Do we think Baseball America takes into account minor leaguers who are likely benefitting from messing with the ball? I’m spitballing (I’ll take the pun) here but it’s at least a provocative thought. The Reds aka Spincinnati are likely decent candidates to be a team that has benefitted from doctoring the ball, possibly more so than most.
BA likely just promotes big market clubs and ignores prospects on smaller market clubs with these lists, but if it’s assumed Greene or any other prospect might be affected by upcoming rule changes, it might explain why they’re ranked lower.
Full disclosure, I realize this post is extremely speculative, but it’s worth trying to envision the future value of certain players, whether in the majors or minors if MLB truly does the crackdown on sticky substances IMO.
No. Basically because the presumption is that literally everyone is doing it.
I wouldn’t have had Greene in last year, but seeing his starts you have to give him a Top 10 overall. Maybe the best overall SP in the minors if based on stuff and results.
I expect Lodolo to have a 12/13 win in Majors as a rookie. I’m a little higher on him.
I’m happy the National publications mention Berrors and Hendrick. I’m wait n see yet.
Doug, where do you think guys like Hinds, Callihan, Proctor, and even Alejo Lopez would rank?
Awesome update as usual!
I dunno, 300 and a lot further down? None of them are particularly close to the top 100 right now.
The fact that India wasn’t wasn’t on their list at the beginning of the season, made the Reds, and is a strong contributor, really made me think less of the rating companies like these. I would ask the Reds, which player ranked ahead of Hunter would you trade Hunter for straight up. That would tell you his real ranking. I’d be willing to bet its a number under 5.
Doug what you you guess?
I think there’d be a few position players in there just because of the inherent risk involved with pitchers and getting injured and losing entire seasons – things that you typically don’t worry about with position guys. But yeah, we’re probably talking about just a few guys.
I don’t know if I would do a Wander Franco for Greene straight up if you want my opinion. I think Greene might be this generations Nolan Ryan.
Interesting question/thought. I agree that Greene has huge upside and potential generational player but also think Franco has the same. For my money, I make the trade a get our starting SS for next 5-10 years. Trading Greene would hurt and would almost guarantee him being a #1 somewhere. I like the idea of playing Franco 162 games over how many Green could start. He’s had surgery once which means nothing or something. I roll with Mahle, Lodolo, Castillo, Santillan and one of either (Richardson, Roa, draft pick). I know the reds have Barreo up and coming but he’s not Franco. Flip Barreo for another rotation piece.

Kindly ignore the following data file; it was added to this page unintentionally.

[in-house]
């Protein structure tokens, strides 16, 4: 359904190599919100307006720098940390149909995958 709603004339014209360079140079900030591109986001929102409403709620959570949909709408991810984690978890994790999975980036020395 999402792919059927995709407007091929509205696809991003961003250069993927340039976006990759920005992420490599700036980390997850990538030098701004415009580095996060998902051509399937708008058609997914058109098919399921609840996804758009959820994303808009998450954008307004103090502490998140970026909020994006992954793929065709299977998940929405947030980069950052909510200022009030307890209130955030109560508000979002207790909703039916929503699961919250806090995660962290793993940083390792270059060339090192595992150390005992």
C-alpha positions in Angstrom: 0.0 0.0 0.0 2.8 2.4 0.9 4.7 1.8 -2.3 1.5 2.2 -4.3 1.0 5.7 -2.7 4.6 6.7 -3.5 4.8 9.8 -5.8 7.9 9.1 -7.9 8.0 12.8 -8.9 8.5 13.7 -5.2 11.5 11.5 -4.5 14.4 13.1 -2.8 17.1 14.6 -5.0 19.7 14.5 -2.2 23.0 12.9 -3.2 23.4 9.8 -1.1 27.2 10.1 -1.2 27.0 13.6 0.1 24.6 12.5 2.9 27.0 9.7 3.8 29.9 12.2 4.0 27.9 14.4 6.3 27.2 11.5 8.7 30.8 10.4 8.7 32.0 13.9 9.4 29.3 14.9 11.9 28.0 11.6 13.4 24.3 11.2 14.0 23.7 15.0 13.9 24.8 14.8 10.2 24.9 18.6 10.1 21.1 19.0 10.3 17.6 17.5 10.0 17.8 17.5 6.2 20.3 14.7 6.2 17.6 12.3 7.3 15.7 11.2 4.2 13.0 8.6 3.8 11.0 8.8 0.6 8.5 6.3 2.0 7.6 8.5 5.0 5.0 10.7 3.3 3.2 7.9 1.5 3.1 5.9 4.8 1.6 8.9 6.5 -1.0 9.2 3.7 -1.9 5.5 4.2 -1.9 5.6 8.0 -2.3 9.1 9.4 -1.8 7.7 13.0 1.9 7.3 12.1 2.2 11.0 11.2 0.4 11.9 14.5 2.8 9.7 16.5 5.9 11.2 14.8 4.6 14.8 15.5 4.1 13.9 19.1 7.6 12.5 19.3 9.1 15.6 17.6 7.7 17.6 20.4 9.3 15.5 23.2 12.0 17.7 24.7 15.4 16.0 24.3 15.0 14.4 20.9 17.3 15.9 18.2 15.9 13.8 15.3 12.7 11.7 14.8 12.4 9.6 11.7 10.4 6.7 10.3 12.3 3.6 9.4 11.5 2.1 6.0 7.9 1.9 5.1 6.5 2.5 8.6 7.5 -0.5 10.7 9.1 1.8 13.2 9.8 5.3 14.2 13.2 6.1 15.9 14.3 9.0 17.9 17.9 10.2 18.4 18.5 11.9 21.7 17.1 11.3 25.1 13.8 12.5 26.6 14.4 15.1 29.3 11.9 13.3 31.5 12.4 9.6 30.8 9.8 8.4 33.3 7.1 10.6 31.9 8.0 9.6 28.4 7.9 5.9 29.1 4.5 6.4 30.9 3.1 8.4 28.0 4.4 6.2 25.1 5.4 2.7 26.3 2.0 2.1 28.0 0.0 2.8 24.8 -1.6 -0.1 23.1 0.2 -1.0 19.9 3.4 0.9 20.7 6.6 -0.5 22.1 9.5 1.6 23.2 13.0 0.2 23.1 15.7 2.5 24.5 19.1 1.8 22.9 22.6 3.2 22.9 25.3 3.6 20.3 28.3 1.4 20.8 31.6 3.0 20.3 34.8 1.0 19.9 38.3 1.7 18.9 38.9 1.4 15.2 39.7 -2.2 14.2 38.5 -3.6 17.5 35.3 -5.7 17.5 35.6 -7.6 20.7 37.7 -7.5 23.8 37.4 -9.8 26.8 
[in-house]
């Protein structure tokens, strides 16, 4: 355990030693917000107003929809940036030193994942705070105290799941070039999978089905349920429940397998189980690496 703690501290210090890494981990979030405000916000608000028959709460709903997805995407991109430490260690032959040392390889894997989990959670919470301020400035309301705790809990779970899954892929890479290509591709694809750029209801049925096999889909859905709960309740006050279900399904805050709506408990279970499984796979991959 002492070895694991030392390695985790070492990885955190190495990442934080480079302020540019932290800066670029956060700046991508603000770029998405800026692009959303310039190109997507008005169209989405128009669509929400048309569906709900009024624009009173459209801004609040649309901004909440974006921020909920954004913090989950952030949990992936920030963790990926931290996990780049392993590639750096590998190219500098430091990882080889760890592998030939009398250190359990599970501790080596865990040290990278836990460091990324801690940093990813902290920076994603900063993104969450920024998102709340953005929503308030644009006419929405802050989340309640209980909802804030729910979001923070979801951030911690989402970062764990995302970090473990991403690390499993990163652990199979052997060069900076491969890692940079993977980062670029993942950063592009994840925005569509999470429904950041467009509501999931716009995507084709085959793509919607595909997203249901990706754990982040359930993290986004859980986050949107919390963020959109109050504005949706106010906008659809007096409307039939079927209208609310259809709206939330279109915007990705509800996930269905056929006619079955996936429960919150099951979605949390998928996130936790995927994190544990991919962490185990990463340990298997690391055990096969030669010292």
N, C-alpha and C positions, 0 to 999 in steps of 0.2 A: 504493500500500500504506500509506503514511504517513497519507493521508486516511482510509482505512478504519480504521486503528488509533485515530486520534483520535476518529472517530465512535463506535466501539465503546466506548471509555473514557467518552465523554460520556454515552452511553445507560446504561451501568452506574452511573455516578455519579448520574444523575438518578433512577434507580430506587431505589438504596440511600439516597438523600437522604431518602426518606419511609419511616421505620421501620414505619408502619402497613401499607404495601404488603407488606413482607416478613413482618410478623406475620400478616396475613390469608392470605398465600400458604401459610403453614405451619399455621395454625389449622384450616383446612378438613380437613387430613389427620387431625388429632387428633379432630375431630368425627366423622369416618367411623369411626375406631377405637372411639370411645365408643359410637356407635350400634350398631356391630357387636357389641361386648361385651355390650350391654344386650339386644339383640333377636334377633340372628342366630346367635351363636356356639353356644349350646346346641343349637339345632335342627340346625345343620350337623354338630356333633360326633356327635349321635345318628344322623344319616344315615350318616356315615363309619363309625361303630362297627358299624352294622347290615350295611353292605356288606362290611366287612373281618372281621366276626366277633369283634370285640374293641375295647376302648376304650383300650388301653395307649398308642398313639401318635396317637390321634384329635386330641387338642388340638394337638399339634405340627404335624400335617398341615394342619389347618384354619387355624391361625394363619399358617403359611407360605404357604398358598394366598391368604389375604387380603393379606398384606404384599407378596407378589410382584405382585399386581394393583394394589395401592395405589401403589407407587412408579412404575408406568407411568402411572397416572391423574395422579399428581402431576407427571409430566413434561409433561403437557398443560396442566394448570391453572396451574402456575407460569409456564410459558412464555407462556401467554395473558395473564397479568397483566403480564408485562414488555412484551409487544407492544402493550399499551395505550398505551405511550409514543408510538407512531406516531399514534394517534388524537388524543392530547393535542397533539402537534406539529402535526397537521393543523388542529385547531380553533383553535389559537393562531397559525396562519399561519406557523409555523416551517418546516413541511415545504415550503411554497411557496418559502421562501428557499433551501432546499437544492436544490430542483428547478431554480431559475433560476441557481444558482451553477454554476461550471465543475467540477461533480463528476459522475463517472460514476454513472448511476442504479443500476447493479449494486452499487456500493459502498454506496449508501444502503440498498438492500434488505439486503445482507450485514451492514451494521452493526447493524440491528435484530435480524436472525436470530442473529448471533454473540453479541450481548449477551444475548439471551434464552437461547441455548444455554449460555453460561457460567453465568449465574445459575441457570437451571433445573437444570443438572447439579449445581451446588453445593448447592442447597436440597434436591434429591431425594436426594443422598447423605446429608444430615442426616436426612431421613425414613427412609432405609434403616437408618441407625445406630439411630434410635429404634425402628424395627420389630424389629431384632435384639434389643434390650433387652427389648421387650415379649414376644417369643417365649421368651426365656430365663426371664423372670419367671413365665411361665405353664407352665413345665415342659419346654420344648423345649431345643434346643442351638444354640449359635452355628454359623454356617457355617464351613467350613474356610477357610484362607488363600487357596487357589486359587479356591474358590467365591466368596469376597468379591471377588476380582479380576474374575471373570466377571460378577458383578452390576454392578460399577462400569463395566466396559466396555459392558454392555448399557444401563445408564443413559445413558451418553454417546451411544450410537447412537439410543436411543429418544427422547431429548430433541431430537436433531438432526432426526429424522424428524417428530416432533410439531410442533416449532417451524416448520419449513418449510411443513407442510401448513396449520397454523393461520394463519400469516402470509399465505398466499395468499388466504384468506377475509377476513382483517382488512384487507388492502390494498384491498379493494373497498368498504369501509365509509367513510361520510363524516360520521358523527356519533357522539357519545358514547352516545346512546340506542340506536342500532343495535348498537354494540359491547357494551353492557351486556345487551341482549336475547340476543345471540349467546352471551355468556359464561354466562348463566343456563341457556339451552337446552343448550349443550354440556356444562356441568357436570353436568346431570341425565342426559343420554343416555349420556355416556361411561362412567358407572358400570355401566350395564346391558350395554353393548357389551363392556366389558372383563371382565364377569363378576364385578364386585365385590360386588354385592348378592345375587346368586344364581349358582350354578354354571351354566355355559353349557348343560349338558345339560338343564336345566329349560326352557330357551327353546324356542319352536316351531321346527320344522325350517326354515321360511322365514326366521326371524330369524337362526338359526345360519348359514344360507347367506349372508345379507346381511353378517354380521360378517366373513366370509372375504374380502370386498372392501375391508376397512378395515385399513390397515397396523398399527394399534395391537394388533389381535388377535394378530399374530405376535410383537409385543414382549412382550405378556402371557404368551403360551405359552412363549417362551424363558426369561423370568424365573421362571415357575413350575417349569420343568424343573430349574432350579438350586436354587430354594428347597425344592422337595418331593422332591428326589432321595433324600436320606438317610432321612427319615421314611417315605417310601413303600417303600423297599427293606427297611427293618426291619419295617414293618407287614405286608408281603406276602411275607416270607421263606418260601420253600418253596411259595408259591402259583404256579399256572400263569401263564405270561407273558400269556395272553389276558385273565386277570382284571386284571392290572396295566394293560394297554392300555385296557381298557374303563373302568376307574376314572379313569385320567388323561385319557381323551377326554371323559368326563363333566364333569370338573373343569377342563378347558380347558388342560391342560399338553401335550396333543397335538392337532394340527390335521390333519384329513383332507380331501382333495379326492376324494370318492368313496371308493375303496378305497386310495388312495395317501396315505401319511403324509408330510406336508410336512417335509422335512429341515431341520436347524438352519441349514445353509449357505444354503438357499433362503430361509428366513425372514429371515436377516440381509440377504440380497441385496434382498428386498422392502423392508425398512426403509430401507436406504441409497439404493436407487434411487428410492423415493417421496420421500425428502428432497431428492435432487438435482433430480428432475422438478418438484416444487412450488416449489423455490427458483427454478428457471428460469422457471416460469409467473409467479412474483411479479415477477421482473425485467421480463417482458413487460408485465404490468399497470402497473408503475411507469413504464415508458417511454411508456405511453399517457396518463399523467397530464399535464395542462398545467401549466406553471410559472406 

Assuming Greene and Lodolo continue performing and sustain a real breakout, both will rocket up the BA list.
Right now, VGutierrez and Santillan profile as 4/5 starters or relievers so they won’t really emerge as Top 100 type of guys.
It’d be positive if Hendricks and Hinds hit their way up the rankings, while guys like Alejo Lopez and Rey won’t get recognition as gritty utility type players but are valuable pieces.
But the system needs more Mahle’s, Greene’s and Lodolo’s and fewer RStephenson’s, Romano’s and Garrett’s.
Needless to say, TyStephenson, India and Senzel’s growth into plus regulars is pretty critical to the next generation of talent at GABP
Garrett has been a very good pitcher prior to this season. My hope is he shakes off this early season regression and gets going. Would be a huge plus for the team
Yes he has. I’m viewing him as a former starting pitcher, with reliever as a step down in value.
I think the Reds have a solid group of prospects according to the performances showed until now this season despite could be consider a small size sample. Koloszvary, Brian Rey, Proctor, Parker, McGarry, Alejo Lopez, Callihan, and others should be watched and considered in next months to get up in the different baseball rankings… However, could one or many of them reach the top 100? Why not?
Unless something really changes Callihan is the only guy in that group that would have the upside to be considered for the Top 100. But he’s a ways away from there right now.
not even Graham Ashcraft could be considered a possible top 100? Mr Doug, If he developes two additional good+ pitches over his 98-99 MPH fastball? Maybe he could throw faster improve command and reach triple digits with the right coaching support…
You didn’t mention Ashcraft in your question. Still unlikely, but the upside is there for it. It would take a lot, though, given that he’s seen by an overwhelming majority as a reliever in the long run. Just very tough for guys that profile as relievers to get rated in the top 100.